Pressure is building on President Obama to involve the United States more deeply in the brutal civil war in Syria that may have claimed as many as 70,000 lives, and created more than a million refugees. Late last week, the editorial board of the Washington Post called for “aggressive intervention by the United States and its allies to protect the opposition and civilians.”
Sen. Lindsey Graham (R-SC) apparently believes that the Post didn’t go far enough because the editorial explicitly ruled out sending U.S. ground troops. He wants the U.S. military to secure suspected chemical weapons caches there. But where Graham is leading few will follow, aside from his frequent co-conspirator, Sen. John McCain (R-AZ). The American people are not anxious to send U.S. troops into the middle of yet another civil war in the region.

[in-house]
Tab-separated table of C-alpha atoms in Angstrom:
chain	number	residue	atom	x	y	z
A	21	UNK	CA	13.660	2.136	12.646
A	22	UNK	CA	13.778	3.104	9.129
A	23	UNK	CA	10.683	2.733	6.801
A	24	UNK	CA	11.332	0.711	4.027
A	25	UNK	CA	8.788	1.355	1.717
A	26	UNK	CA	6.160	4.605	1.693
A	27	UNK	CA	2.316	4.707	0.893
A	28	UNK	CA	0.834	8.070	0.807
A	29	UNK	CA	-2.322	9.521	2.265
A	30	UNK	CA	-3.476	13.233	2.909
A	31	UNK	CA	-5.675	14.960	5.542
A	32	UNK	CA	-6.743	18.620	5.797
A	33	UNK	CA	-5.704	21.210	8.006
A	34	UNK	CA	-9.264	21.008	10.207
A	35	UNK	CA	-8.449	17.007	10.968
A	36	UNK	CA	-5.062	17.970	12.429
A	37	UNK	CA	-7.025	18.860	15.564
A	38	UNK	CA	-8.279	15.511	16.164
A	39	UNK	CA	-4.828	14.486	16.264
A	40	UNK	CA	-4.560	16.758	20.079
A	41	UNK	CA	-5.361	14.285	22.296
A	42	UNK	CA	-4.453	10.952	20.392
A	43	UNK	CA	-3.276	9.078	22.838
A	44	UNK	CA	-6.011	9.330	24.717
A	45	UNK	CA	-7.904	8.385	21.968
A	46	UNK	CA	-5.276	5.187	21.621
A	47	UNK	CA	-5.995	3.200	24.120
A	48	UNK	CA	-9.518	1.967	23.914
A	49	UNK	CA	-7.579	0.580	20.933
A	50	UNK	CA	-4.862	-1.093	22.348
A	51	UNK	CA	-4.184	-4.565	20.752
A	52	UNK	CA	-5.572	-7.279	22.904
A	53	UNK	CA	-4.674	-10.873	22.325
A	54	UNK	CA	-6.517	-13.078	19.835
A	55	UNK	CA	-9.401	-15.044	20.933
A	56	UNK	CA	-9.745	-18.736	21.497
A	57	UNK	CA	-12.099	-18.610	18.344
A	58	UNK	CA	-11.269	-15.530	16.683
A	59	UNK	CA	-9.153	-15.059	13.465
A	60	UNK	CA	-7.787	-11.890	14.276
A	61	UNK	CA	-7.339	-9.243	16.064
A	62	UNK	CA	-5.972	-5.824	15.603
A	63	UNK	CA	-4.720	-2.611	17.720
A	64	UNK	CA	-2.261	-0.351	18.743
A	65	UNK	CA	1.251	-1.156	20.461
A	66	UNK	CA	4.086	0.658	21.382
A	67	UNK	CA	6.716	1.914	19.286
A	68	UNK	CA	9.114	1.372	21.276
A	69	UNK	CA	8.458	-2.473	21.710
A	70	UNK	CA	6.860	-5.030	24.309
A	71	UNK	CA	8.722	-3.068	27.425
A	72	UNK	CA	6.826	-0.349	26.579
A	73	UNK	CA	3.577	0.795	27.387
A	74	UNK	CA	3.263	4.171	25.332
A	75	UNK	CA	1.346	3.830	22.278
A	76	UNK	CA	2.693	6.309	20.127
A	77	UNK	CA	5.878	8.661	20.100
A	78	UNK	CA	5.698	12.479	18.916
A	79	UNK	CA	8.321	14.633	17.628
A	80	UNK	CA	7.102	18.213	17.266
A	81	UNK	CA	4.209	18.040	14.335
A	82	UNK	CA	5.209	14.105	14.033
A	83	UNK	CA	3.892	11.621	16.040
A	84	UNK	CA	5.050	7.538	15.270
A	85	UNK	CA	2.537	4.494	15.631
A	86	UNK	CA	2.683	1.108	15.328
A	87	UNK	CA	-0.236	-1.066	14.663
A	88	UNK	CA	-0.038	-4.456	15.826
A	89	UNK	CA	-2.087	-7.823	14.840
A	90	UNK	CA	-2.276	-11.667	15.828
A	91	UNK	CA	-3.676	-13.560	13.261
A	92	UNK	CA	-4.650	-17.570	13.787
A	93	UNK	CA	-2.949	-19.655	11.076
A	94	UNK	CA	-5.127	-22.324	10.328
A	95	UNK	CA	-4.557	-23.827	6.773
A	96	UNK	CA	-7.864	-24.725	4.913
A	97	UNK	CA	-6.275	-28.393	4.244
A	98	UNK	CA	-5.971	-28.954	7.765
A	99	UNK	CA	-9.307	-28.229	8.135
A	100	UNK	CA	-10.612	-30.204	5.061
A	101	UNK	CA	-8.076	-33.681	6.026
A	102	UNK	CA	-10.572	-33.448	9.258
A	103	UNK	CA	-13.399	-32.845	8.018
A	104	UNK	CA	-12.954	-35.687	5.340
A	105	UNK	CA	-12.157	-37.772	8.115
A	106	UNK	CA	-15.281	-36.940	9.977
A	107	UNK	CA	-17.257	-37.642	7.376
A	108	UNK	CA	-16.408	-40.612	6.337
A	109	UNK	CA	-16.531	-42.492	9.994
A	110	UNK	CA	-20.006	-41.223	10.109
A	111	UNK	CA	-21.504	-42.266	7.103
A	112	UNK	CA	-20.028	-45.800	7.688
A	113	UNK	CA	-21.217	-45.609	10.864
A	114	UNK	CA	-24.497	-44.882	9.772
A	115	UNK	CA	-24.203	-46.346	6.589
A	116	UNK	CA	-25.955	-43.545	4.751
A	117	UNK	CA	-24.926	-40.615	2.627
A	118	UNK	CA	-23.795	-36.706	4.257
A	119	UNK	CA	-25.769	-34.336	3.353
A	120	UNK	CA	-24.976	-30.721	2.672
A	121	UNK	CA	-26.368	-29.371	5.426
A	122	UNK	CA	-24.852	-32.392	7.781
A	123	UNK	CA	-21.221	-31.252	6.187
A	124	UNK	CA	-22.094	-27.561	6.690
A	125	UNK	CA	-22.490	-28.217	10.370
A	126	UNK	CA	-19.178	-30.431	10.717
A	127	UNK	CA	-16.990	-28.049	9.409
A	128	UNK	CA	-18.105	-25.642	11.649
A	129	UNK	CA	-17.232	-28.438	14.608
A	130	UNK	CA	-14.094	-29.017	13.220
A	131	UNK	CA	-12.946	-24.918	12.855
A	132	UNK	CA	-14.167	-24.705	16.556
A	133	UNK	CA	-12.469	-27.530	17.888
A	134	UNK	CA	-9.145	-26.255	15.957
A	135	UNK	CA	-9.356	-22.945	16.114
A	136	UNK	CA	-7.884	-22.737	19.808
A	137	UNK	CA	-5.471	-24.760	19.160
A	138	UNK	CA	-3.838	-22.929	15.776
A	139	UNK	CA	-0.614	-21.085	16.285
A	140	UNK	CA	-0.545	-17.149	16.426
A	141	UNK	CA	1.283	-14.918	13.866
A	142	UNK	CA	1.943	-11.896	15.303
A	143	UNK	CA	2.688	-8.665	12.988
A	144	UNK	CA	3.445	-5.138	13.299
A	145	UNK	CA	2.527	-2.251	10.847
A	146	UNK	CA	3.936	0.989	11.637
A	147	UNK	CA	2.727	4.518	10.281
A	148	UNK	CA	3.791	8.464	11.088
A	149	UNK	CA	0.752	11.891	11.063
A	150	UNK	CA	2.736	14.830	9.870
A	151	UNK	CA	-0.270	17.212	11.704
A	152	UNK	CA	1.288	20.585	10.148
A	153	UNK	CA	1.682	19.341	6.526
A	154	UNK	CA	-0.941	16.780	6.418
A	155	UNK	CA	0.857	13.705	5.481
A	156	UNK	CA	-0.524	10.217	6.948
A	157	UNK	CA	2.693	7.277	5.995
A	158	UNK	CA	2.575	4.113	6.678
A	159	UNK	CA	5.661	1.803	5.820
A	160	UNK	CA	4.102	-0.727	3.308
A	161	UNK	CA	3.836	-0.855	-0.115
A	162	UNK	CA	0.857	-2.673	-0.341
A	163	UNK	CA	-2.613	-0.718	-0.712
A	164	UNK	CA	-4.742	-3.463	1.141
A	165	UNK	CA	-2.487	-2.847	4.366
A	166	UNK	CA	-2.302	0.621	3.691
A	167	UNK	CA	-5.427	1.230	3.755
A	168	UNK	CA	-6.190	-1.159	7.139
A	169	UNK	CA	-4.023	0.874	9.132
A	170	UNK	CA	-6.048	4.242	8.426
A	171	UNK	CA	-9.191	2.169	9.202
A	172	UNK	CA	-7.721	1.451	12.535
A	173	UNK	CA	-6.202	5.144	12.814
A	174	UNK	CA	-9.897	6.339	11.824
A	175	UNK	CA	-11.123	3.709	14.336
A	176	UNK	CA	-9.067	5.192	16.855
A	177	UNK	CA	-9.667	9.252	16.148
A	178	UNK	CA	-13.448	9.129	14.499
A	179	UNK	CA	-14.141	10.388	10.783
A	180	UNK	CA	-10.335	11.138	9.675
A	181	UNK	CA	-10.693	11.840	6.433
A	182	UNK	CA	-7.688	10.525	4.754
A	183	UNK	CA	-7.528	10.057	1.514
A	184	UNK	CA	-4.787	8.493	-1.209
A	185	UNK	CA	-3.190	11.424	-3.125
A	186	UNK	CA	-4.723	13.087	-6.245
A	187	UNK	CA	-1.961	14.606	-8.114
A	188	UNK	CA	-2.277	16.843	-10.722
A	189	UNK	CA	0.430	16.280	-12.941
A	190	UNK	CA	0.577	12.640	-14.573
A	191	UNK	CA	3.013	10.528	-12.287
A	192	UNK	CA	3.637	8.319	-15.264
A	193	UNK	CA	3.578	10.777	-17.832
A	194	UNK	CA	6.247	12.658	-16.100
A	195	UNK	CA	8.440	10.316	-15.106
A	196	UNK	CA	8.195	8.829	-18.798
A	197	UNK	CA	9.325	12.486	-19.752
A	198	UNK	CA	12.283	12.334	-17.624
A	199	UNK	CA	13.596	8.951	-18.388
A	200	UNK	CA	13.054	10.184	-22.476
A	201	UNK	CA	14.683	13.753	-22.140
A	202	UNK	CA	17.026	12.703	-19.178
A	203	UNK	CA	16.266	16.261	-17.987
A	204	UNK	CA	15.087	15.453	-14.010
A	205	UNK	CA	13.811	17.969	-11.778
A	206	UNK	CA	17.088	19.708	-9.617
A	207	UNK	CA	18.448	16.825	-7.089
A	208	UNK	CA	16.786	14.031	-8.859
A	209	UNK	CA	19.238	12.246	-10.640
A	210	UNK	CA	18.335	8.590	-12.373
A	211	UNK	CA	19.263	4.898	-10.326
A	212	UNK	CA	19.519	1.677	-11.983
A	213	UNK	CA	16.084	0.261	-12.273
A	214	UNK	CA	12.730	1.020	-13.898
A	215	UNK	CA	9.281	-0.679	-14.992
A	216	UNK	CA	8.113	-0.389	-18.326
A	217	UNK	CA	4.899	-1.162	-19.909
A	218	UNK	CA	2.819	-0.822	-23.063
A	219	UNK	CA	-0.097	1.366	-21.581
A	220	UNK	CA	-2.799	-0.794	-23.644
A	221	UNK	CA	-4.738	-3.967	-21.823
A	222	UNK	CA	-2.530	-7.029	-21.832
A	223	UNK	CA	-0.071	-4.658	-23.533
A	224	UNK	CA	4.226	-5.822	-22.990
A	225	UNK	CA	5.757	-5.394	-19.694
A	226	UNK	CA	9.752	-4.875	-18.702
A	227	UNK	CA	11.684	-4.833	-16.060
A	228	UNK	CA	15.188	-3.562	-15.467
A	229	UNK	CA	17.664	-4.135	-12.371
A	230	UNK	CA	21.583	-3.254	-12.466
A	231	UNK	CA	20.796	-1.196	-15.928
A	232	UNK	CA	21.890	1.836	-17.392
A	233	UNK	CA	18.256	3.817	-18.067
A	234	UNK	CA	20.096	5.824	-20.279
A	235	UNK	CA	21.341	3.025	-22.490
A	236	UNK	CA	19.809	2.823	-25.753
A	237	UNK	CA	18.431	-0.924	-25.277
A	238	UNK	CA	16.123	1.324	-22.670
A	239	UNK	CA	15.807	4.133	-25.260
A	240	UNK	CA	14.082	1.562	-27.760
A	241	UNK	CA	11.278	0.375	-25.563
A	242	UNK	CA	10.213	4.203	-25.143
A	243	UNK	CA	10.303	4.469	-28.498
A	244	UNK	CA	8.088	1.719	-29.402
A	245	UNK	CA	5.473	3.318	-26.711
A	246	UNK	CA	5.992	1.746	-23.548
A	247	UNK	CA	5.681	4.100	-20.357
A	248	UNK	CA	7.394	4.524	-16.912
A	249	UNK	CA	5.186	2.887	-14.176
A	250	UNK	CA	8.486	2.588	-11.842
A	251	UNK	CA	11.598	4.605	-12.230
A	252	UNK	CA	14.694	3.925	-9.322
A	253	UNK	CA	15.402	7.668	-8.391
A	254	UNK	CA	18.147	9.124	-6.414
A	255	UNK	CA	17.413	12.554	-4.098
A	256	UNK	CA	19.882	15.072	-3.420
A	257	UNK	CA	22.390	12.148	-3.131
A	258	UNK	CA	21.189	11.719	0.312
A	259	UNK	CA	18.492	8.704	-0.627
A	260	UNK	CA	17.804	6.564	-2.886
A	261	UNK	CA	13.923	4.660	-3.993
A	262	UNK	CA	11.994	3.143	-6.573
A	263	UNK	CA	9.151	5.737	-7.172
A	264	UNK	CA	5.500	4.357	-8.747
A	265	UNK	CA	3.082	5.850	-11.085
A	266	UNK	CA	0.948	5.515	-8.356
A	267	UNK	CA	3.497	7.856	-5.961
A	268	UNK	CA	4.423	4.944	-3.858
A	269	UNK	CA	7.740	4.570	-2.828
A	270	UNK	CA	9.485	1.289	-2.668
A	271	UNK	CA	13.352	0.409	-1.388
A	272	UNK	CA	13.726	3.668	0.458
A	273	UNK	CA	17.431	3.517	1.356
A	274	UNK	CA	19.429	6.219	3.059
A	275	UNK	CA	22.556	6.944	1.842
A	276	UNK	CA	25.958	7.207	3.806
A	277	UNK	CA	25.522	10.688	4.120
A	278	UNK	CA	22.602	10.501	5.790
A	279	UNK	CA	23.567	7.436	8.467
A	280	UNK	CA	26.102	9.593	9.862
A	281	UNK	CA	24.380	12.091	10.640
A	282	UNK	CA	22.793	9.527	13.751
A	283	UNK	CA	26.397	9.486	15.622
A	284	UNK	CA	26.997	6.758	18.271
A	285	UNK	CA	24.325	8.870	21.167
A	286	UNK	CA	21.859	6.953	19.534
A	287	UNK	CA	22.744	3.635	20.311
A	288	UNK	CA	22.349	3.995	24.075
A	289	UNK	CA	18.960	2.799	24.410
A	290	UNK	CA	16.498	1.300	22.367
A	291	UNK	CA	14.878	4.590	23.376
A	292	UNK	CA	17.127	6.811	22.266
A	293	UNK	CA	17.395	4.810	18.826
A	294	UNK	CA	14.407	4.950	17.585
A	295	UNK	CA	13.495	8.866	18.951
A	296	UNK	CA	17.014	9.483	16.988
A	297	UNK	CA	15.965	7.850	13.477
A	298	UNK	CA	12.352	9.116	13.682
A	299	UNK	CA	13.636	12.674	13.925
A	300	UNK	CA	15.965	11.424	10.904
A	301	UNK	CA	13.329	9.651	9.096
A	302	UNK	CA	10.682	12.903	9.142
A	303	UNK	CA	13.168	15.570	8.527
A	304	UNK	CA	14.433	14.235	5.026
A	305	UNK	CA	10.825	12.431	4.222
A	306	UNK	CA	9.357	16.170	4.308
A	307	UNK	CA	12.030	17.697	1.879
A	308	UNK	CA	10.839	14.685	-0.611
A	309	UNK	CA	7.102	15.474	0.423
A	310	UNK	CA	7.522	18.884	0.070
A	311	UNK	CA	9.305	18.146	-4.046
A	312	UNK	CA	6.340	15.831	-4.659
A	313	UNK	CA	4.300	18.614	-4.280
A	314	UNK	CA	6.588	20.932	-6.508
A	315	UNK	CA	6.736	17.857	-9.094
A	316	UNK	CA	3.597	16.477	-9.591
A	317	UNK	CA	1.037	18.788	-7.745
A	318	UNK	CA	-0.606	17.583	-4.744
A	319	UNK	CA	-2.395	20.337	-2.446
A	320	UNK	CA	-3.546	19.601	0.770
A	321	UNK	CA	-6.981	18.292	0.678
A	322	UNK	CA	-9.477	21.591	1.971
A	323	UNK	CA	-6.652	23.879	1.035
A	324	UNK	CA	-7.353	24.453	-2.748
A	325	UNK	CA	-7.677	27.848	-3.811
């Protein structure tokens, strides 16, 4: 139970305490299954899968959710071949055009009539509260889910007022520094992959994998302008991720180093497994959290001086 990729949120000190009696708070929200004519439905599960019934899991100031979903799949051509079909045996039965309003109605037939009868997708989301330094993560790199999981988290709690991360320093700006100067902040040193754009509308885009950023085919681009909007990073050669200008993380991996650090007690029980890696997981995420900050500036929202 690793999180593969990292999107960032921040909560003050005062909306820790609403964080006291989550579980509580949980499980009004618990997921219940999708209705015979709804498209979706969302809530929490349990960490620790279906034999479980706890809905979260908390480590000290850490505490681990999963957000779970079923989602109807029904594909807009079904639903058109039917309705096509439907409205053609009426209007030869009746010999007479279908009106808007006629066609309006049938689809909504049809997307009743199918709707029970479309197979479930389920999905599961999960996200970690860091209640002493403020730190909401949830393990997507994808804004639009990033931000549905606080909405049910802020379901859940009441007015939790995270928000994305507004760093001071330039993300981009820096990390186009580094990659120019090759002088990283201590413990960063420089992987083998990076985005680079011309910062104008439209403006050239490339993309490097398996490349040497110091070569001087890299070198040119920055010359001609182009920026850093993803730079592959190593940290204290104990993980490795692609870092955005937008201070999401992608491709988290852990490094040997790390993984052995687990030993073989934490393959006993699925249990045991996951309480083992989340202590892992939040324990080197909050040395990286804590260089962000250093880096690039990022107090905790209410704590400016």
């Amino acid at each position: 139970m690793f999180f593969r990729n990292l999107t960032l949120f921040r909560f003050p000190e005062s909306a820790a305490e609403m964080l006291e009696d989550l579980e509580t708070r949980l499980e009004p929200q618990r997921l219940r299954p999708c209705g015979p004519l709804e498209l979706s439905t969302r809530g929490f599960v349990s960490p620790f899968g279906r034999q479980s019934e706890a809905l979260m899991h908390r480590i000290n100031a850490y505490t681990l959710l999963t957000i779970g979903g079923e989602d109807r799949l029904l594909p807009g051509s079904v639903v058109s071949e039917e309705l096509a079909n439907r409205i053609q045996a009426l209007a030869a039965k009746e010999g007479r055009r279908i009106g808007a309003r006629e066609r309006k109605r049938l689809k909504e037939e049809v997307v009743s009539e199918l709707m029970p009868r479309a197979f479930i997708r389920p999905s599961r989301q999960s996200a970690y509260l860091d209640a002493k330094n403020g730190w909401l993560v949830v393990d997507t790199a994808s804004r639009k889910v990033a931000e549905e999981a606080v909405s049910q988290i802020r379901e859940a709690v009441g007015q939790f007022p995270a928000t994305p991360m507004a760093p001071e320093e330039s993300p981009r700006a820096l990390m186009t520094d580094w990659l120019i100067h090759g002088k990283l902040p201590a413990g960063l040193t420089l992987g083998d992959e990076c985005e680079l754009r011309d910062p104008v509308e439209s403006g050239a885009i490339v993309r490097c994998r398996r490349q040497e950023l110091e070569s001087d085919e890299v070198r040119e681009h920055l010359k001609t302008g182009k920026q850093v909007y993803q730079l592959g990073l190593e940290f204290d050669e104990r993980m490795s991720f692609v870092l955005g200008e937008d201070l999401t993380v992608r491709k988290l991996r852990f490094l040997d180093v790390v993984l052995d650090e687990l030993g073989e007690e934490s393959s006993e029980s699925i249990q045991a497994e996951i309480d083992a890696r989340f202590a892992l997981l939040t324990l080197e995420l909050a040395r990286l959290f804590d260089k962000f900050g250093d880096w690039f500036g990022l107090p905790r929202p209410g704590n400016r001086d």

“I think the impressionable libertarian kids are going to save our nation.” — Igor Birman
Late last year, I ran across video of Igor Birman, who immigrated to the United States with his family as the Soviet Union was collapsing, warning against a more centralized government healthcare system. Birman, who now serves as Chief of Staff to Rep. Tom McClintock (R-CA), was explaining that the Soviet system relied on rationing of healthcare, which would be the end result of ObamaCare.
Earlier this week, I had the chance to sit down with Birman to discuss his story, the transformation of the United States into a police state, ObamaCare, the budget, and other destructive economic policies that are being pushed by the White House.
When asked about the recent filibuster in the Senate, Birman applauded Sen. Rand Paul and noted that it was refreshing to hear a politician be so passionate. He also compared the policies implemented as part of the “war on terror” to life in the Soviet Union, where the government frequently searched homes of ordinary citizens without cause, which he called a “fact of life,” noting that “you just accepted it as much as you did the cold weather and the long lines for the basic staples of food and water.”